The blend is equal parts of Echinacea purpurea (Echinacea, Purple Coneflower are common names) and Ulmus fulva, or Slippery Elm. “Equal parts” is just what it suggests. If you measure a teaspoon of Echinacea, you also measure 1 teaspoon of Slippery Elm; a tablespoon of Slippery Elm, a tablespoon of Echinacea, and so on. The combination has a pleasant flavor so it is also palatable rather than tasting “medicinal”. I typically use the dried herbs, purchased from a local and reliable herb shop (organic; responsibly harvested) but you may also use fresh herbs if you have them in your garden or from another reliable source (i.e. one without pesticides). As we are brewing roots and bark here, a standard infusion doesn’t quite cut it. You will need a decoction of the herbs. And how we do that is preferably through the use of a double boiler but a makeshift of setting a slightly smaller sauce pan inside a larger one that has at least an inch or so of water in it will do in a pinch. No non-stick pans for this. The coating may leach into your herbal tea; I don’t recommend non-stick pans for any purpose. Cast-iron will also leach into the herbs and affect the outcome. Stainless steel, or enamel, is preferable. Place the herbs in the smaller pan, cover them with water (about an inch higher than the herbs) and place a lid on the pan with the herbs in it. The idea is to simmer them, not boil them. And you will want to watch that the water is not evaporating too much as you don’t want the herbs to scorch. If you see the water level lowering too rapidly, you may add a little warm water and lower the heat a bit. This takes approximately 45 minutes on low heat. I always add honey to mine, which also acts as a mucilage to the throat but it is optional.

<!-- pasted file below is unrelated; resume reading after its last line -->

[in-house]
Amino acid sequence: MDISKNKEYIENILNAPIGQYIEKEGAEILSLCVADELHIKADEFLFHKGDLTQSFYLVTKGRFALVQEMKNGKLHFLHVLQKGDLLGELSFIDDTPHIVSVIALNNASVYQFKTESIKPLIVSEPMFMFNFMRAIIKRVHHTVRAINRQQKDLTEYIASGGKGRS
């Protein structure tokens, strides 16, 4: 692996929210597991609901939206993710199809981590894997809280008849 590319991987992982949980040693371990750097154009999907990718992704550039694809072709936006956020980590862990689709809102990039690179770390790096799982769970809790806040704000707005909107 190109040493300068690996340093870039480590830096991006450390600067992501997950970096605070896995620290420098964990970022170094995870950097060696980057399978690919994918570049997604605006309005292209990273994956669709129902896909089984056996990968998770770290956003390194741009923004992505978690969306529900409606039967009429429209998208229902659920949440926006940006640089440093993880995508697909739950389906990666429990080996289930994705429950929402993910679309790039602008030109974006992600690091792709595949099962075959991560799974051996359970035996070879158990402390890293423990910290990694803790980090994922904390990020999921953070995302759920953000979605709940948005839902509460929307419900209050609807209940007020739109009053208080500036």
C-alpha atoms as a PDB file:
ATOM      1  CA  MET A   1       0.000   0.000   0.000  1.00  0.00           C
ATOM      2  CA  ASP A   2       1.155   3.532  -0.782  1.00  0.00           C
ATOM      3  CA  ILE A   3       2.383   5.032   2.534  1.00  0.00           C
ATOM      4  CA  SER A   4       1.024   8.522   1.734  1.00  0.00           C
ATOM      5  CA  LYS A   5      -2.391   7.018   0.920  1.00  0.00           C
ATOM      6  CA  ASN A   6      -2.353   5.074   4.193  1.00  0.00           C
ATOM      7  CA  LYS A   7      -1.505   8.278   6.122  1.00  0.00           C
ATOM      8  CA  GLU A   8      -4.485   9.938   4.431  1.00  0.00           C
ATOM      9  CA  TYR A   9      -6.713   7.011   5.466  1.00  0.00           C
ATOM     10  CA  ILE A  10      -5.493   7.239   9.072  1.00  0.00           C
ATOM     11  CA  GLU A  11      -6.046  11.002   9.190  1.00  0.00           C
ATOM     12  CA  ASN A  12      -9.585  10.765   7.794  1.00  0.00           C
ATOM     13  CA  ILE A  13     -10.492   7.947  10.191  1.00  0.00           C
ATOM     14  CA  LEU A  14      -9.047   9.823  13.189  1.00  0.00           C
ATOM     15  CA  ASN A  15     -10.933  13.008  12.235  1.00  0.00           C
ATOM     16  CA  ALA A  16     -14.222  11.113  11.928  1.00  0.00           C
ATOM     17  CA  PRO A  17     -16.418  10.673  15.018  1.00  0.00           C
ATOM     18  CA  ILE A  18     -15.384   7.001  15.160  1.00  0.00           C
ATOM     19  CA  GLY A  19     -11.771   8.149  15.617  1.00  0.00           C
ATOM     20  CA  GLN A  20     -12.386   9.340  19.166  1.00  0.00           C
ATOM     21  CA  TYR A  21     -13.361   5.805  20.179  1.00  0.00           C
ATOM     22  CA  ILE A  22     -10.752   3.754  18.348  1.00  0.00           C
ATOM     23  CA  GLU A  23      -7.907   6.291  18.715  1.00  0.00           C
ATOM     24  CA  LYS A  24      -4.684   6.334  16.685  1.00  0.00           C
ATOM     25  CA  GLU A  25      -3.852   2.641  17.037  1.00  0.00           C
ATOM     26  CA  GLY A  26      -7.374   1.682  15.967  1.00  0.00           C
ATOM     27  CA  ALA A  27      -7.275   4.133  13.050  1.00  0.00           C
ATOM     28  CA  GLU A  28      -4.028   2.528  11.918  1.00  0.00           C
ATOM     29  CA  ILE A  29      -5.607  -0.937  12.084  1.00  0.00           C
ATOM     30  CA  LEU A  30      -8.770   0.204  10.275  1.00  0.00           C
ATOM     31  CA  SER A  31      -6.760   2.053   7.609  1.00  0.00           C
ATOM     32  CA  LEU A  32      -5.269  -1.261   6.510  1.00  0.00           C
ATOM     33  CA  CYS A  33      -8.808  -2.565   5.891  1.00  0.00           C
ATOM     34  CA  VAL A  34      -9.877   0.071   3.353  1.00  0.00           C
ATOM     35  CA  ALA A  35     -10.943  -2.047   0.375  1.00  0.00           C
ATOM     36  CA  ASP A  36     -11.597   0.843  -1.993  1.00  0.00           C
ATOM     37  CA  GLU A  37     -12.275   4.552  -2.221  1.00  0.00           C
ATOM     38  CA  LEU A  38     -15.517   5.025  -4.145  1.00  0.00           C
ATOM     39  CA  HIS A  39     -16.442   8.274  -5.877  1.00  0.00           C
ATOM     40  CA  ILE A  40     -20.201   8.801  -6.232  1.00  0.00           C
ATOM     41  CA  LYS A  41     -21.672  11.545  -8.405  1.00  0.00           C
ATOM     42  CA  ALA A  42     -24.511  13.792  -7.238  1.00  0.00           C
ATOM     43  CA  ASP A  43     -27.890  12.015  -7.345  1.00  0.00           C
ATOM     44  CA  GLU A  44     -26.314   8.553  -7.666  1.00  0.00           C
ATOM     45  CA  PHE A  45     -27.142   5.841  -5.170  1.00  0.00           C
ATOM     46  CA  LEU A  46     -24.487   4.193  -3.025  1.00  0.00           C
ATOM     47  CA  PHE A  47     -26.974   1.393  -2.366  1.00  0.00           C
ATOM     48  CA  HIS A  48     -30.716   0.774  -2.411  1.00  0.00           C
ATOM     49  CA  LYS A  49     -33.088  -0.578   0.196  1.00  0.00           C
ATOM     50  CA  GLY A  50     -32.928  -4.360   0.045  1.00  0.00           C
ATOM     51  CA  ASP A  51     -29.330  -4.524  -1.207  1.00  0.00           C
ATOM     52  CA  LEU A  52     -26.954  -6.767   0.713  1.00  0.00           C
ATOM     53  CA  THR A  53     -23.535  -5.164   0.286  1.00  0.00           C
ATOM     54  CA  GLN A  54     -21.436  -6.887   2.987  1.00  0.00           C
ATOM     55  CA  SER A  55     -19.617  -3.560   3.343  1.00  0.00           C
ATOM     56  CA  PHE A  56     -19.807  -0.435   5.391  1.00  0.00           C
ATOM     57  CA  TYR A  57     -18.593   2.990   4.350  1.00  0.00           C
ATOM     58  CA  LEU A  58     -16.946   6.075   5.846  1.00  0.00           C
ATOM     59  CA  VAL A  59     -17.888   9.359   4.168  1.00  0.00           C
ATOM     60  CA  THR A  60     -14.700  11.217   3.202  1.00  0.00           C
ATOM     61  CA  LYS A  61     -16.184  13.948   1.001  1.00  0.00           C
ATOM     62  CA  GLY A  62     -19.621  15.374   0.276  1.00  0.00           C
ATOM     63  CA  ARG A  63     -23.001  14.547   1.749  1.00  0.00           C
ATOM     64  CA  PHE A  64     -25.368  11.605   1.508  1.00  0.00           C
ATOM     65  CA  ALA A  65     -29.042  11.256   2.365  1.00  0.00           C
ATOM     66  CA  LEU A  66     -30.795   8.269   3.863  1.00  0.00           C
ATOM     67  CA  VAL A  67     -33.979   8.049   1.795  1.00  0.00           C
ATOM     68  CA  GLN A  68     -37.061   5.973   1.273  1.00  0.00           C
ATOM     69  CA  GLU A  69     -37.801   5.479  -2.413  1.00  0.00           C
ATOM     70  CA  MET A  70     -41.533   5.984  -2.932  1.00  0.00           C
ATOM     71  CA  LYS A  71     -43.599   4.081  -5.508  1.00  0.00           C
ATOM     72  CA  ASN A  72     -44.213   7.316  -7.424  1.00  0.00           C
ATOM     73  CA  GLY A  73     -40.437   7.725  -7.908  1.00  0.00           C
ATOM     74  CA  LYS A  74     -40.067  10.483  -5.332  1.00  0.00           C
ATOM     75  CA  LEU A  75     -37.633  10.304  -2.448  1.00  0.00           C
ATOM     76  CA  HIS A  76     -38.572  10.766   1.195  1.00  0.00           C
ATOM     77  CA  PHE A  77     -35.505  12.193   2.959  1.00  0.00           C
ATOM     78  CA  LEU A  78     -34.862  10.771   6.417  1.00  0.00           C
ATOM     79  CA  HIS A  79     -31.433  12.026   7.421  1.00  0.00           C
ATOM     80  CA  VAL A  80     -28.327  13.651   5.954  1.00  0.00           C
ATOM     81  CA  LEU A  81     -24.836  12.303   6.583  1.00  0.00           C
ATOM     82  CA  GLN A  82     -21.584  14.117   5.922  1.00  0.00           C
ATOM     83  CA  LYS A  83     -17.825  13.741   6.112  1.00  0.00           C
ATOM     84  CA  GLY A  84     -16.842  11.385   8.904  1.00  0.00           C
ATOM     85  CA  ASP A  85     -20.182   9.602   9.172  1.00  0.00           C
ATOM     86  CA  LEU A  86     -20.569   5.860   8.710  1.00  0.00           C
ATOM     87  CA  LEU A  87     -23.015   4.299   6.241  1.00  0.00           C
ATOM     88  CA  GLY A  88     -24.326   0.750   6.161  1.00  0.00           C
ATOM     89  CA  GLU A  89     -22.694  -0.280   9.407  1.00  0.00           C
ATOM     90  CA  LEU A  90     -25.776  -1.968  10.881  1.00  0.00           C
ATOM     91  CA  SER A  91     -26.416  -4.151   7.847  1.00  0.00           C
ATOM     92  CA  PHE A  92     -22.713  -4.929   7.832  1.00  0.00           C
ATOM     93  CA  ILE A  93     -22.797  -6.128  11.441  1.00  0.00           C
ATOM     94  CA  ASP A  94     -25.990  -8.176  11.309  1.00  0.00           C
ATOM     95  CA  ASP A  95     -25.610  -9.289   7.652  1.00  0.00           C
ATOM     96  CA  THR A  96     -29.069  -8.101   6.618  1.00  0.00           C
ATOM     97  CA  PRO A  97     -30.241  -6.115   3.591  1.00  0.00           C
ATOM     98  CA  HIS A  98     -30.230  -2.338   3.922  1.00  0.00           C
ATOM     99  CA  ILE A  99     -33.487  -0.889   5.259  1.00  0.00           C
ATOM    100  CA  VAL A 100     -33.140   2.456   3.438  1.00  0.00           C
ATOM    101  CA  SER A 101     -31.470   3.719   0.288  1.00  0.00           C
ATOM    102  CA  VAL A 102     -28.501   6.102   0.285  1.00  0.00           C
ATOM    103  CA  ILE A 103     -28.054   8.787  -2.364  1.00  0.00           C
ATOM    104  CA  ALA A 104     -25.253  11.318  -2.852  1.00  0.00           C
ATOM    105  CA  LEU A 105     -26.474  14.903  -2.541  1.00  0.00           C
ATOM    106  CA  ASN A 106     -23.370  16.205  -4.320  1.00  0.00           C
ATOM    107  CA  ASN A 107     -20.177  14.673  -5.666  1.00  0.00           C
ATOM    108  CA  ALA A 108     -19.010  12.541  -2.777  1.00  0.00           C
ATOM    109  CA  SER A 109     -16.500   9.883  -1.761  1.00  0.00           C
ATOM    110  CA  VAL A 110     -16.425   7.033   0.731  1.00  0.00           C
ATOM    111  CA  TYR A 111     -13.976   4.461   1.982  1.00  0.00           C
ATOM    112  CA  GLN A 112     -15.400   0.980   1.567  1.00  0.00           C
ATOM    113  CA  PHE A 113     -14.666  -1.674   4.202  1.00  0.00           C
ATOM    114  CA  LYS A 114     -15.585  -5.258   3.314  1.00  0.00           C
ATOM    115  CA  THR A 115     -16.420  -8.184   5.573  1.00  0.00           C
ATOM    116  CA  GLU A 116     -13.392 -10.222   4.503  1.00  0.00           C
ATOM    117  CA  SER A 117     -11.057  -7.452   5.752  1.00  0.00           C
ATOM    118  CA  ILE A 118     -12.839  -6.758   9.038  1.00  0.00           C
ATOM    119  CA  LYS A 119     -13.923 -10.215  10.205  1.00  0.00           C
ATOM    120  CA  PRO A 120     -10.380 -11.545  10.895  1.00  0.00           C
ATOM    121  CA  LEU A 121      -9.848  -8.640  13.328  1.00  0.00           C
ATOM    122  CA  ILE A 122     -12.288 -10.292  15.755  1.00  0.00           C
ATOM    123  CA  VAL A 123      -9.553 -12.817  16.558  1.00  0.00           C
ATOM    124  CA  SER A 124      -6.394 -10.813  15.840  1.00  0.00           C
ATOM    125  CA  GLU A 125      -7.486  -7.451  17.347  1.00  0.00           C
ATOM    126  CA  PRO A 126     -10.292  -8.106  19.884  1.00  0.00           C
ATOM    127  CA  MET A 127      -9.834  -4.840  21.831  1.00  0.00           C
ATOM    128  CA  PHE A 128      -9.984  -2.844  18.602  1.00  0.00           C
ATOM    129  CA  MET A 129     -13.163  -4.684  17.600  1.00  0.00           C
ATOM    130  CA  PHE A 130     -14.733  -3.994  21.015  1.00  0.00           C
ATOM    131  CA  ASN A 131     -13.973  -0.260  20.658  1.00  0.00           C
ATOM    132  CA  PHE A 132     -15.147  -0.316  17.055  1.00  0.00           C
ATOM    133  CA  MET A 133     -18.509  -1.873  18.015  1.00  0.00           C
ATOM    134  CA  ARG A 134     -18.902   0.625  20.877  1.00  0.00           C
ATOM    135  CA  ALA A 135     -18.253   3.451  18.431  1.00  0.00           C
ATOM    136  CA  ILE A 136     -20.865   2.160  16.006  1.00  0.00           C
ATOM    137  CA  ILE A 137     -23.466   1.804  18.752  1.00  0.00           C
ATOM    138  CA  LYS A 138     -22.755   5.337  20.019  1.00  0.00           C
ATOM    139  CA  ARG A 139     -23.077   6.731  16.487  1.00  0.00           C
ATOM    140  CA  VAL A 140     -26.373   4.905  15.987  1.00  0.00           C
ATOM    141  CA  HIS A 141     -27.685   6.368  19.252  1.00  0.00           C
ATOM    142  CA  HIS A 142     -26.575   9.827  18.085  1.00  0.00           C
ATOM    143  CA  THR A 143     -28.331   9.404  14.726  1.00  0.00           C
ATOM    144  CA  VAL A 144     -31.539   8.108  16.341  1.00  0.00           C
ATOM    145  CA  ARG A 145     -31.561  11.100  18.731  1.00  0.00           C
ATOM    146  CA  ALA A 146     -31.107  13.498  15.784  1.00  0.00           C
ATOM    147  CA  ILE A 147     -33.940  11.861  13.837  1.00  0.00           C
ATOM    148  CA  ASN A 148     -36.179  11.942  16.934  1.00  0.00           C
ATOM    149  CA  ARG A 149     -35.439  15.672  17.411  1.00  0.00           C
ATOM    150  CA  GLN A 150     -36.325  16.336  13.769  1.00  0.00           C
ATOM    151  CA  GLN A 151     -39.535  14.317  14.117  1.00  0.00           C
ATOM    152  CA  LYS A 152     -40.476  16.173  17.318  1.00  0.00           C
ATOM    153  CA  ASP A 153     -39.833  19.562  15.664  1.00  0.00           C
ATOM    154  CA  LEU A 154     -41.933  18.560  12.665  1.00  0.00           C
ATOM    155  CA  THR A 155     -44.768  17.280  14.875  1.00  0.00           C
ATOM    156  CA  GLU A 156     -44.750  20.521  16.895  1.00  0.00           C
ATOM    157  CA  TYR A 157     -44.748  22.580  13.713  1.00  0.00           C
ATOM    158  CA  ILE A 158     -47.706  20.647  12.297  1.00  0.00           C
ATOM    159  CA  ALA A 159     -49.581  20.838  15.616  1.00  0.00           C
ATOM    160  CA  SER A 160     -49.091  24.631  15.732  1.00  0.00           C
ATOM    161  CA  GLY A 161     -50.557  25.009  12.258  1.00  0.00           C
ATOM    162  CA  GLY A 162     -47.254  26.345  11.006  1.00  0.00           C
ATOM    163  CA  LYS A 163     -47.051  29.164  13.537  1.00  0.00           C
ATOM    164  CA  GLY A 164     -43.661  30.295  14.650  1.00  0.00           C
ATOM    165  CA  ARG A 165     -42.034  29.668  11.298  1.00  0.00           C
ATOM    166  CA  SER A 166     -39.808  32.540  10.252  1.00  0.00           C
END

So how does it work?

Slippery Elm** (Ulmus fulva) is the inner bark of the slippery elm tree. This dried bark is rather stringy and may range from a light tan to a light beige in color. It has a sweet, spicy scent and it is a well-known demulcent. “Demulcent” means that it soothes and moistens, usually via mucilage. This particular demulcent is specific for sore throats, cough, bronchitis and for relieving the inflammation of the respiratory tract, including the mouth and throat (L. Tierra, 121). It is also good for soothing the intestinal tract, and relieving the pain and irritation from indigestion and colitis, but it is the respiratory tract that we are most concerned with here, for obvious reasons.

Echinacea** (Echinacea purpurea) is also good for relieving sore throats; all infections and inflammations, and swollen glands. A known sialagogue, it increases the flow of saliva in the mouth. It is also an immune enhancer, helping to prevent and cure colds and flus (Tierra 78-79),; for singers, it makes it a wonderful combination with Slippery Elm. Back in the metal years, it seemed I always came down with a cold and/or upper respiratory complaint whenever there was something important coming up in music. It is a singer’s nightmare. It could be because I tend to be a perfectionist and so pushed myself harder, practicing longer, and depriving myself of much-needed sleep in preparation for whatever I was doing but, regardless, whatever “bug” was lurking around always found its way to me. Again, I wish I’d had this tea in my arsenal then.

One last thought, as both of these herbs are now on the endangered list, please use only the cultivated herbs from a reliable and responsibly-harvested source. For more information about sustainable harvesting, please visit http://www.unitedplantsavers.org.

May God bless you & keep you!

**These statements have not been evaluated by the Food and Drug Administration. This article has been presented for educational purposes only; it is not intended to diagnose, treat, cure, or prevent disease.”

Works Cited

Tierra, Lesley. Healing with the Herbs of Life. Ten Speed Press, California: 2003.

Faith, Ghosts, Hauntings, Reading, Supernatural, Writing

Voices from Beyond

In the immortal words of Ron Weasley in J. K. Rowling’s “Harry Potter and the Chamber of Secrets”: “Hearing voices no one else can hear isn’t a good sign, even in the wizarding world.” So, of course, I am mindful that this posting might just have a well-meaning friend sending the men in white coats to my door. But now that Mom admits to hearing them, too, I feel much better about it.